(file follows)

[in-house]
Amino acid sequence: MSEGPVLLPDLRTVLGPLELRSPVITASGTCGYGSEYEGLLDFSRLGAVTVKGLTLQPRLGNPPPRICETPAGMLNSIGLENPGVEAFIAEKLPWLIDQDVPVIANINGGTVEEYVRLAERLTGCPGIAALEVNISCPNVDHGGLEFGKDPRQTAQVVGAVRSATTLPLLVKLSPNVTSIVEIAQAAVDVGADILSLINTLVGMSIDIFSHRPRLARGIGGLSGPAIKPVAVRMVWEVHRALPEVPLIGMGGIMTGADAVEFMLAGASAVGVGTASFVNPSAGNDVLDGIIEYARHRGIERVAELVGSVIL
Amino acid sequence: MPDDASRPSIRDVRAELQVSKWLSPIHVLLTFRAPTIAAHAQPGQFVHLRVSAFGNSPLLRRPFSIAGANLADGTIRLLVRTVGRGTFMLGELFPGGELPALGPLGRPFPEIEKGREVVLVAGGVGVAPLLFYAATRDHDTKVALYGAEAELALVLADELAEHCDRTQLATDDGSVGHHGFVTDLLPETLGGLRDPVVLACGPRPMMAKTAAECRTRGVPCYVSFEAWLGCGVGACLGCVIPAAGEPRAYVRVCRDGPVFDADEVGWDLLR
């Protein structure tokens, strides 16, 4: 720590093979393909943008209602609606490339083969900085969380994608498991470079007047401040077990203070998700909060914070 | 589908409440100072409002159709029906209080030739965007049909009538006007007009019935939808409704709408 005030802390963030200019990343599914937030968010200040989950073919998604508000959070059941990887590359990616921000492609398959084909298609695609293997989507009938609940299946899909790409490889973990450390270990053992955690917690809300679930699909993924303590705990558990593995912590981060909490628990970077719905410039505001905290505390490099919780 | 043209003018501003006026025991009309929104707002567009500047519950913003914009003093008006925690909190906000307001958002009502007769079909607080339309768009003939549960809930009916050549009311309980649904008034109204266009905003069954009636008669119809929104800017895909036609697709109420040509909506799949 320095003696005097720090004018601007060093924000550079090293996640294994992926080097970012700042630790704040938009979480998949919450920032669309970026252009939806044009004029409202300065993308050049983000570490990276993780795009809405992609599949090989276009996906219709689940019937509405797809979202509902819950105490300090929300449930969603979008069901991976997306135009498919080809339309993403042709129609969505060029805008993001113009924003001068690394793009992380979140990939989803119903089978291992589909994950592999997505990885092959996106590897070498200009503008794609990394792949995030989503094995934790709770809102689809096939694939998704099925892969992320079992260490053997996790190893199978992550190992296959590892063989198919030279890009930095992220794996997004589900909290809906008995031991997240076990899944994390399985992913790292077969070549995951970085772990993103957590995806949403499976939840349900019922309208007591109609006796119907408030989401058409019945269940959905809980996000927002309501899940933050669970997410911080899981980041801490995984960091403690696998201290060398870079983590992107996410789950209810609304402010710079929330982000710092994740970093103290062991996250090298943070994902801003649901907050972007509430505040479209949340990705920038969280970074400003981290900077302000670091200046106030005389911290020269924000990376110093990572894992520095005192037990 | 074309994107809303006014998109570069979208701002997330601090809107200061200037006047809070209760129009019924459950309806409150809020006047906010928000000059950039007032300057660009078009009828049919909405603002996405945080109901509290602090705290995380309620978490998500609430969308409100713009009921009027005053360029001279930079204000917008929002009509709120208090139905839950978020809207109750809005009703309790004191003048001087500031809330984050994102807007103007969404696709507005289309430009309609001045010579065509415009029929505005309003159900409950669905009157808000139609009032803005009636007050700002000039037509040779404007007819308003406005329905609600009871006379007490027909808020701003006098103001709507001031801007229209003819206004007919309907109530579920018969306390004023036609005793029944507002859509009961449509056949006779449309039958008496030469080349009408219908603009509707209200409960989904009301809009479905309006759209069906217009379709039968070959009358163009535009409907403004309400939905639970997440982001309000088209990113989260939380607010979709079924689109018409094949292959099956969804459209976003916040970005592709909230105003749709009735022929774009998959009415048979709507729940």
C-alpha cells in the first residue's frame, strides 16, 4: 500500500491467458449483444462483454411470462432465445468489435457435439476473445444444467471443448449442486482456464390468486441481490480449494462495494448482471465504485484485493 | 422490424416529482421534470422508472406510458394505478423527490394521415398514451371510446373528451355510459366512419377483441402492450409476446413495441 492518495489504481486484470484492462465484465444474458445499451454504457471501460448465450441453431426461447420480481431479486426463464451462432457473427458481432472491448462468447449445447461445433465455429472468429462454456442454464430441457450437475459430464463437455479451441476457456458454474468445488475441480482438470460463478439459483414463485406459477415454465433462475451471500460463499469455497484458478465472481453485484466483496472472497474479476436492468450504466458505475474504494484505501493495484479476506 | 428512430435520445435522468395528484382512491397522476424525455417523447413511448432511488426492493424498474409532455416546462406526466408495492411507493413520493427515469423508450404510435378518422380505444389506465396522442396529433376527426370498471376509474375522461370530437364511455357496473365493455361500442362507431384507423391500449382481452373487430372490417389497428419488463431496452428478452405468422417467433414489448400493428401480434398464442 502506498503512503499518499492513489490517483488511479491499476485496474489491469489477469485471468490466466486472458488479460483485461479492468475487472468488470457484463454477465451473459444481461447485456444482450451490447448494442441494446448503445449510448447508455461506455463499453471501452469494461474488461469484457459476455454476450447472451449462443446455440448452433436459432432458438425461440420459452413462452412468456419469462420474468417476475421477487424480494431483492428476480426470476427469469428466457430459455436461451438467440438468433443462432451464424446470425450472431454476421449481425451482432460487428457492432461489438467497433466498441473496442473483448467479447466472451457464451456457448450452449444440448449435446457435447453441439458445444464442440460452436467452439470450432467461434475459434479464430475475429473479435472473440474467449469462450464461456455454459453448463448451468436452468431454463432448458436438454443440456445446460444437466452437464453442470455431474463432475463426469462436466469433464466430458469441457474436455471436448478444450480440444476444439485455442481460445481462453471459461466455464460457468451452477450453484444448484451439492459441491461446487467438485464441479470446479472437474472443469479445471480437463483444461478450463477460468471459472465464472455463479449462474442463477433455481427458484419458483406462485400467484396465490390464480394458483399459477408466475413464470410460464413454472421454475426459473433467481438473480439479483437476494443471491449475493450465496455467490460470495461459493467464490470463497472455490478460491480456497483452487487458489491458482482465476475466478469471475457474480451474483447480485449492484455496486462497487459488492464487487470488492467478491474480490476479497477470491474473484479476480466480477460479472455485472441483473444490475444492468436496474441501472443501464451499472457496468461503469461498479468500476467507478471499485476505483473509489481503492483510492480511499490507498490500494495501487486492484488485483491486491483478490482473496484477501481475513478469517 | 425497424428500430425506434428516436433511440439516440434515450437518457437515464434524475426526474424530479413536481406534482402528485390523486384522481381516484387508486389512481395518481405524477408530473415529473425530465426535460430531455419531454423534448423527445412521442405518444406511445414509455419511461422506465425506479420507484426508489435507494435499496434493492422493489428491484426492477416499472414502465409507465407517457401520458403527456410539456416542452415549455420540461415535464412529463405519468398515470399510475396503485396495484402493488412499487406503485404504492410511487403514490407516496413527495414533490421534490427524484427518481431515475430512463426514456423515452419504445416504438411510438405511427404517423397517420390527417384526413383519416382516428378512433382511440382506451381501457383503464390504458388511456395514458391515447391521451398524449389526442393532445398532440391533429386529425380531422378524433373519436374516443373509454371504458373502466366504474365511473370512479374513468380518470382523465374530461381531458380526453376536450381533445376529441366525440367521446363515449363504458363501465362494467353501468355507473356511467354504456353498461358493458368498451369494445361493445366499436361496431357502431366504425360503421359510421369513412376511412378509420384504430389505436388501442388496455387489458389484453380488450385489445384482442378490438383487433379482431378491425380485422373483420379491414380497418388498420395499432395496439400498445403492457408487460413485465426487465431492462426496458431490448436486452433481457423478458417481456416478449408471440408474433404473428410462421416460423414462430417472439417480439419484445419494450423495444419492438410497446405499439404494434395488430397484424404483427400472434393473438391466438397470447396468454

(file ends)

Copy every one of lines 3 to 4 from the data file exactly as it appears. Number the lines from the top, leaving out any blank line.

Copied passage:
Amino acid sequence: MPDDASRPSIRDVRAELQVSKWLSPIHVLLTFRAPTIAAHAQPGQFVHLRVSAFGNSPLLRRPFSIAGANLADGTIRLLVRTVGRGTFMLGELFPGGELPALGPLGRPFPEIEKGREVVLVAGGVGVAPLLFYAATRDHDTKVALYGAEAELALVLADELAEHCDRTQLATDDGSVGHHGFVTDLLPETLGGLRDPVVLACGPRPMMAKTAAECRTRGVPCYVSFEAWLGCGVGACLGCVIPAAGEPRAYVRVCRDGPVFDADEVGWDLLR
């Protein structure tokens, strides 16, 4: 720590093979393909943008209602609606490339083969900085969380994608498991470079007047401040077990203070998700909060914070 | 589908409440100072409002159709029906209080030739965007049909009538006007007009019935939808409704709408 005030802390963030200019990343599914937030968010200040989950073919998604508000959070059941990887590359990616921000492609398959084909298609695609293997989507009938609940299946899909790409490889973990450390270990053992955690917690809300679930699909993924303590705990558990593995912590981060909490628990970077719905410039505001905290505390490099919780 | 043209003018501003006026025991009309929104707002567009500047519950913003914009003093008006925690909190906000307001958002009502007769079909607080339309768009003939549960809930009916050549009311309980649904008034109204266009905003069954009636008669119809929104800017895909036609697709109420040509909506799949 320095003696005097720090004018601007060093924000550079090293996640294994992926080097970012700042630790704040938009979480998949919450920032669309970026252009939806044009004029409202300065993308050049983000570490990276993780795009809405992609599949090989276009996906219709689940019937509405797809979202509902819950105490300090929300449930969603979008069901991976997306135009498919080809339309993403042709129609969505060029805008993001113009924003001068690394793009992380979140990939989803119903089978291992589909994950592999997505990885092959996106590897070498200009503008794609990394792949995030989503094995934790709770809102689809096939694939998704099925892969992320079992260490053997996790190893199978992550190992296959590892063989198919030279890009930095992220794996997004589900909290809906008995031991997240076990899944994390399985992913790292077969070549995951970085772990993103957590995806949403499976939840349900019922309208007591109609006796119907408030989401058409019945269940959905809980996000927002309501899940933050669970997410911080899981980041801490995984960091403690696998201290060398870079983590992107996410789950209810609304402010710079929330982000710092994740970093103290062991996250090298943070994902801003649901907050972007509430505040479209949340990705920038969280970074400003981290900077302000670091200046106030005389911290020269924000990376110093990572894992520095005192037990 | 074309994107809303006014998109570069979208701002997330601090809107200061200037006047809070209760129009019924459950309806409150809020006047906010928000000059950039007032300057660009078009009828049919909405603002996405945080109901509290602090705290995380309620978490998500609430969308409100713009009921009027005053360029001279930079204000917008929002009509709120208090139905839950978020809207109750809005009703309790004191003048001087500031809330984050994102807007103007969404696709507005289309430009309609001045010579065509415009029929505005309003159900409950669905009157808000139609009032803005009636007050700002000039037509040779404007007819308003406005329905609600009871006379007490027909808020701003006098103001709507001031801007229209003819206004007919309907109530579920018969306390004023036609005793029944507002859509009961449509056949006779449309039958008496030469080349009408219908603009509707209200409960989904009301809009479905309006759209069906217009379709039968070959009358163009535009409907403004309400939905639970997440982001309000088209990113989260939380607010979709079924689109018409094949292959099956969804459209976003916040970005592709909230105003749709009735022929774009998959009415048979709507729940």